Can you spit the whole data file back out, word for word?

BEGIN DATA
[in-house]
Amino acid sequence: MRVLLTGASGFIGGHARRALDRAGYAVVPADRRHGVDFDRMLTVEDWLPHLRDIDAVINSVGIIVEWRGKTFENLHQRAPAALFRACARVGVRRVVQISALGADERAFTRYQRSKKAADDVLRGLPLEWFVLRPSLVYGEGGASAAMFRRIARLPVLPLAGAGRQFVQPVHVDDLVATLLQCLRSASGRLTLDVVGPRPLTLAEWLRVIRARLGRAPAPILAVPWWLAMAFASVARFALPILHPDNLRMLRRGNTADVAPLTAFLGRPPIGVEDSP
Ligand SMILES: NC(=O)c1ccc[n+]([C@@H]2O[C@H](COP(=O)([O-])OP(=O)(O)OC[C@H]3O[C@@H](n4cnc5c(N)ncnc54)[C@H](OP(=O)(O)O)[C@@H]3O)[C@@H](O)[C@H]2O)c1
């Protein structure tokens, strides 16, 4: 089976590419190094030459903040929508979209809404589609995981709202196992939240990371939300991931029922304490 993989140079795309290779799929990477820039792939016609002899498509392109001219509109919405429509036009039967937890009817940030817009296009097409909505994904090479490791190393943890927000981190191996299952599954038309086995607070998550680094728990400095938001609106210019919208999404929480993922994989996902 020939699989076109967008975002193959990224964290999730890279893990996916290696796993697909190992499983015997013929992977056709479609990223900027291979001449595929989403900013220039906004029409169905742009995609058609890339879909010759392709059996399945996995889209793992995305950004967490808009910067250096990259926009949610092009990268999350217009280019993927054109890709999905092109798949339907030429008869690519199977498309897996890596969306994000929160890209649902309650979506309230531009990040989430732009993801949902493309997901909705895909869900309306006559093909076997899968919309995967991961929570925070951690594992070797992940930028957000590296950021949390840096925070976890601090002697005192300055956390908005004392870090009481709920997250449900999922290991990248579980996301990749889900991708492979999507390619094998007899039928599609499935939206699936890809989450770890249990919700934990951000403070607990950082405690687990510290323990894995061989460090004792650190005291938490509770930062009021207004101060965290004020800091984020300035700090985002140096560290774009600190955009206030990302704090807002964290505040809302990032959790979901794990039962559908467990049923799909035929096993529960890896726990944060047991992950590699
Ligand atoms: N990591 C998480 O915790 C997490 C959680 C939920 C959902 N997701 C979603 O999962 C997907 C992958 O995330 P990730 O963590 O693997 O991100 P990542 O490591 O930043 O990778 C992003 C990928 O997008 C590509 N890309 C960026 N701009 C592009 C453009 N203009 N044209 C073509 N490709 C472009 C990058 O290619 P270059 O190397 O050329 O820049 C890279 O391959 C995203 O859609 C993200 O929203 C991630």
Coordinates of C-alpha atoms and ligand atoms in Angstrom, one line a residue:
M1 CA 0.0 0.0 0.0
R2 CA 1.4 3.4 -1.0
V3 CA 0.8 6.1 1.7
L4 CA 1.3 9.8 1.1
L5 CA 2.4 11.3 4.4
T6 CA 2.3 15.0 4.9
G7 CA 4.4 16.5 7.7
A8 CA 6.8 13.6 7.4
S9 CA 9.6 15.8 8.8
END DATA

[in-house]
Amino acid sequence: MRVLLTGASGFIGGHARRALDRAGYAVVPADRRHGVDFDRMLTVEDWLPHLRDIDAVINSVGIIVEWRGKTFENLHQRAPAALFRACARVGVRRVVQISALGADERAFTRYQRSKKAADDVLRGLPLEWFVLRPSLVYGEGGASAAMFRRIARLPVLPLAGAGRQFVQPVHVDDLVATLLQCLRSASGRLTLDVVGPRPLTLAEWLRVIRARLGRAPAPILAVPWWLAMAFASVARFALPILHPDNLRMLRRGNTADVAPLTAFLGRPPIGVEDSP
Ligand SMILES: NC(=O)c1ccc[n+]([C@@H]2O[C@H](COP(=O)([O-])OP(=O)(O)OC[C@H]3O[C@@H](n4cnc5c(N)ncnc54)[C@H](OP(=O)(O)O)[C@@H]3O)[C@@H](O)[C@H]2O)c1
């Protein structure tokens, strides 16, 4: 089976590419190094030459903040929508979209809404589609995981709202196992939240990371939300991931029922304490 993989140079795309290779799929990477820039792939016609002899498509392109001219509109919405429509036009039967937890009817940030817009296009097409909505994904090479490791190393943890927000981190191996299952599954038309086995607070998550680094728990400095938001609106210019919208999404929480993922994989996902 020939699989076109967008975002193959990224964290999730890279893990996916290696796993697909190992499983015997013929992977056709479609990223900027291979001449595929989403900013220039906004029409169905742009995609058609890339879909010759392709059996399945996995889209793992995305950004967490808009910067250096990259926009949610092009990268999350217009280019993927054109890709999905092109798949339907030429008869690519199977498309897996890596969306994000929160890209649902309650979506309230531009990040989430732009993801949902493309997901909705895909869900309306006559093909076997899968919309995967991961929570925070951690594992070797992940930028957000590296950021949390840096925070976890601090002697005192300055956390908005004392870090009481709920997250449900999922290991990248579980996301990749889900991708492979999507390619094998007899039928599609499935939206699936890809989450770890249990919700934990951000403070607990950082405690687990510290323990894995061989460090004792650190005291938490509770930062009021207004101060965290004020800091984020300035700090985002140096560290774009600190955009206030990302704090807002964290505040809302990032959790979901794990039962559908467990049923799909035929096993529960890896726990944060047991992950590699
Ligand atoms: N990591 C998480 O915790 C997490 C959680 C939920 C959902 N997701 C979603 O999962 C997907 C992958 O995330 P990730 O963590 O693997 O991100 P990542 O490591 O930043 O990778 C992003 C990928 O997008 C590509 N890309 C960026 N701009 C592009 C453009 N203009 N044209 C073509 N490709 C472009 C990058 O290619 P270059 O190397 O050329 O820049 C890279 O391959 C995203 O859609 C993200 O929203 C991630």
Coordinates of C-alpha atoms and ligand atoms in Angstrom, one line a residue:
M1 CA 0.0 0.0 0.0
R2 CA 1.4 3.4 -1.0
V3 CA 0.8 6.1 1.7
L4 CA 1.3 9.8 1.1
L5 CA 2.4 11.3 4.4
T6 CA 2.3 15.0 4.9
G7 CA 4.4 16.5 7.7
A8 CA 6.8 13.6 7.4
S9 CA 9.6 15.8 8.8